Learn About Sardinia

According to Greek legends, Aristaeus introduced this cultivation to Sardinia. The hero settled here because of the beauty of the land and he gave his two sons names linked to agriculture and viticulture: Kallikarpos, meaning ‘bearing good fruit’ and Charmos, from the Semitic krmy (winemaker). From mythography to reality. Today, the fact that wine-making on the Island goes back at least as far as the 15th century BC is a certainty: according to archaeologists, botanists and chemists, the oldest wine in the Western Mediterranean area was Sardinian. It was a sort of Cannonau dating back more than three thousand years. The theory became a certainty at the end of 2016, with the analysis of organic residue from a stone press discovered in the Nuragic village of Monte Zara, next to Monastir, a few kilometres from Cagliari. Archaeobotanical studies have unequivocally led us back to the practice of pressing and processing of grapes, particularly red grapes. This is the most ancient press in the Mediterranean, proof of the Nuragic civilization’s considerable expertise in wine-making. The discovery places wine tradition as far back as the Middle Bronze Age, even though the thriving presence of vitis vinifera sylvestris leads us to assume that there was domestication and highly evolved oenology even further back in time.

Sardinia displays the jewels of its thousands of years of history: a treasure in which festivities and festivals, customs, artistic handicrafts and delicacies, celebrations of sacred and profane rituals all shine out

May is the month of identity: let yourself be carried away by the passion of the events that embody the spirit of the island and in which thousands of visitors find themselves involved in the inebriating atmosphere of ancestral traditions. Beginning with the Celebration of Saint Ephysius: this has been the most important event for over three and a half centuries in Cagliari, but it can also be considered the celebration of the whole of Sardinia, due to the joint participation of the entire population of the Island. Following close behind, in quick succession, one per week, are the celebrations of Saint Francis in Lulaand the celebrations in honour of Saint Simplicio in Olbia, uniting the sacred and the profane. The tradition of identity in May closes with a lay event: the Cavalcata Sarda (Sardinian Cavalcade), dating back to the end of the 19th century, the charm of which has remained unchanged: hundreds of horsemen and horsewomen and thousands of people in costume parade through Sassari.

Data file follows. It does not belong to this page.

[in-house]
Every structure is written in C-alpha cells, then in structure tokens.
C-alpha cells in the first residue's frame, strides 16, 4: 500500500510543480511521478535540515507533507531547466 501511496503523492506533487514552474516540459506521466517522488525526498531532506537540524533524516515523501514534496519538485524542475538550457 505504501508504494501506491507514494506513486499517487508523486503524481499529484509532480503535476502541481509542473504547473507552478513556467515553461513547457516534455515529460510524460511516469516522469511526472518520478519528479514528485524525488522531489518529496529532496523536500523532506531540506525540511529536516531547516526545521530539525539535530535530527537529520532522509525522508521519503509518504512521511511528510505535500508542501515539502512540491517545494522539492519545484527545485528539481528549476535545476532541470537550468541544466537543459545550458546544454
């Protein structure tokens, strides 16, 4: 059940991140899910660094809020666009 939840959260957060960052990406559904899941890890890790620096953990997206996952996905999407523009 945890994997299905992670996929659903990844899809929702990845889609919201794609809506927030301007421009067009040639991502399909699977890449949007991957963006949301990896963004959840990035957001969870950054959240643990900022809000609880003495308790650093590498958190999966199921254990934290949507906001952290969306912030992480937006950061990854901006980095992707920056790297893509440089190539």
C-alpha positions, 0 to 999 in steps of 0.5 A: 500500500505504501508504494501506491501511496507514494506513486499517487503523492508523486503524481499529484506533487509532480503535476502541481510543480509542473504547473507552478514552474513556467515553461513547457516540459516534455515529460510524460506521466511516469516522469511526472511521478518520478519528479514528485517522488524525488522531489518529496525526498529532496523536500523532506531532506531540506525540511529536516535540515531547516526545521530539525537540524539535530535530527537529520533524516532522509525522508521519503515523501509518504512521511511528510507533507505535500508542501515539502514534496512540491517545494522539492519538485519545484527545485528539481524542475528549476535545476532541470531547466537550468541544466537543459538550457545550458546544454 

Natural scenery for an island straight out of a film

Some backdrops don’t require sophisticated technological solutions, but offer untouched natural landscapes where scenes and films become a spectacle within a spectacle. These are the spectacular sceneries of Sardinia: amazing artistic locations, straight out of a film

Numerous Sardinian directors have and continue to tell about their stories set in the authentic life of Sardinian communities, fascinating in its immobility, especially in the island’s interior: for example, “Ballo a tre passi” (2003) and “Sonetaula” (2008) by Salvatore Mereu, the entertaining “The Referee” (2013) by Paolo Zucca, starring Stefano Accorsi, and a film that slips inside the island’s thousand-year culture, “LAccabbadora” (2015) by Enrico Pau. The success of Cabiddu, following Disamistade, was repeated with “The son of Bakunin” (1997), based on the novel by Sergio Atzeni, and the multi-award winning “The Stuff of Dreams”, set on the island of Asinara, where four members of the Camorra, two security guards accompanying them and four members of a theatre company land following a storm. The ex-“Sardinian Alcatraz” was also recently used as the location for “Era d’estate” (2016), the story of the transfer of judges Borsellino and Falcone to the island.